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 Table of Contents    
SHORT COMMUNICATION
Year : 2013  |  Volume : 17  |  Issue : 3  |  Page : 170-173

Prevalence of malnutrition in a tertiary care hospital in India


1 Department of Critical Care, Apollo Gleneagles Hospitals, Kolkata, West Bengal, India
2 Department of Dietetics, Apollo Gleneagles Hospitals, Kolkata, West Bengal, India

Date of Web Publication27-Aug-2013

Correspondence Address:
Chandrashish Chakravarty
Apollo Gleneagles Hospitals, CK 221, Salt Lake, Kolkata 700 091, West Bengal
India
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Source of Support: Abbott Nutrition, Conflict of Interest: None


DOI: 10.4103/0972-5229.117058

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 » Abstract 

Introduction: Malnutrition adversely affects clinical outcome of hospitalized patients. This observational prospective study was done to assess the prevalence of malnutrition and its grade among patients admitted in a mixed intensive care unit (ICU) of a tertiary care hospital in order to help devise a comprehensive nutrition program for the malnourished. Materials and Methods: A total of 500 sequential patients admitted to the ICU were screened on admission over a year period for malnutrition using the Subjective Global Nutritional Assessment (SGNA) score. Distribution of the degree of malnutrition according to co-morbidities was also documented. Results: Of the total, 198 (39.6%) patients were malnourished, including one patient qualifying as severely malnourished; 68% patients were male, however, there was no statistically significant difference between nutrition status between sexes. Hypertension, diabetes, and cancer were the three most commonly encountered co-morbidities among the malnourished. A total of 86% of all cancer patients admitted were malnourished against only 12% of trauma patients. Conclusion: This study showed that almost two-fifth of the patients admitted were malnourished in this tertiary care hospital and that there is an urgent need to develop a comprehensive nutritional care program in many such Indian ICUs.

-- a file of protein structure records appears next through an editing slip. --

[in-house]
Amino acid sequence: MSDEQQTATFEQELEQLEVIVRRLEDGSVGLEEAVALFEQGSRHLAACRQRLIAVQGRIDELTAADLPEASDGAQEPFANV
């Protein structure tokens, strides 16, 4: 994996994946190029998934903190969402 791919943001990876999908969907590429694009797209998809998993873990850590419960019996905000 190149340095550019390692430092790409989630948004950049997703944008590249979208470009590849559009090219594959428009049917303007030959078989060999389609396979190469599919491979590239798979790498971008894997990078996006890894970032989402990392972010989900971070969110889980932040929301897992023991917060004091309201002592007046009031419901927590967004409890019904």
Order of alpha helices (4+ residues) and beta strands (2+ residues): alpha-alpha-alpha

Keywords: Indian intensive care unit, malnutrition, subjective global nutritional assessment


How to cite this article:
Chakravarty C, Hazarika B, Goswami L, Ramasubban S. Prevalence of malnutrition in a tertiary care hospital in India. Indian J Crit Care Med 2013;17:170-3

How to cite this URL:
Chakravarty C, Hazarika B, Goswami L, Ramasubban S. Prevalence of malnutrition in a tertiary care hospital in India. Indian J Crit Care Med [serial online] 2013 [cited 2018 Jan 20];17:170-3. Available from: http://www.ijccm.org/text.asp?2013/17/3/170/117058



 » Introduction Top


Advancement in the field of medicine has increased the chances of survival of patients with a variety of diseases that were considered incurable earlier. This possibility also has greatly increased the number of patients seeking admission to the intensive care units (ICUs) of the hospitals. The prevalence of malnutrition is high in ICU patients. Patients being treated in ICU are considered as malnourished when their endogenous and exogenous supply of calories is not sufficient to meet their metabolic requirement. The prevalence of malnutrition has been estimated to be as high as 50% among acutely hospitalized adults, depending on the definition employed and the population assessed. [1],[2],[3] Malnutrition is consistently associated with adverse clinical outcomes, including increased morbidity, mortality, and length of hospital stay as well as reduced quality of life. [4],[5]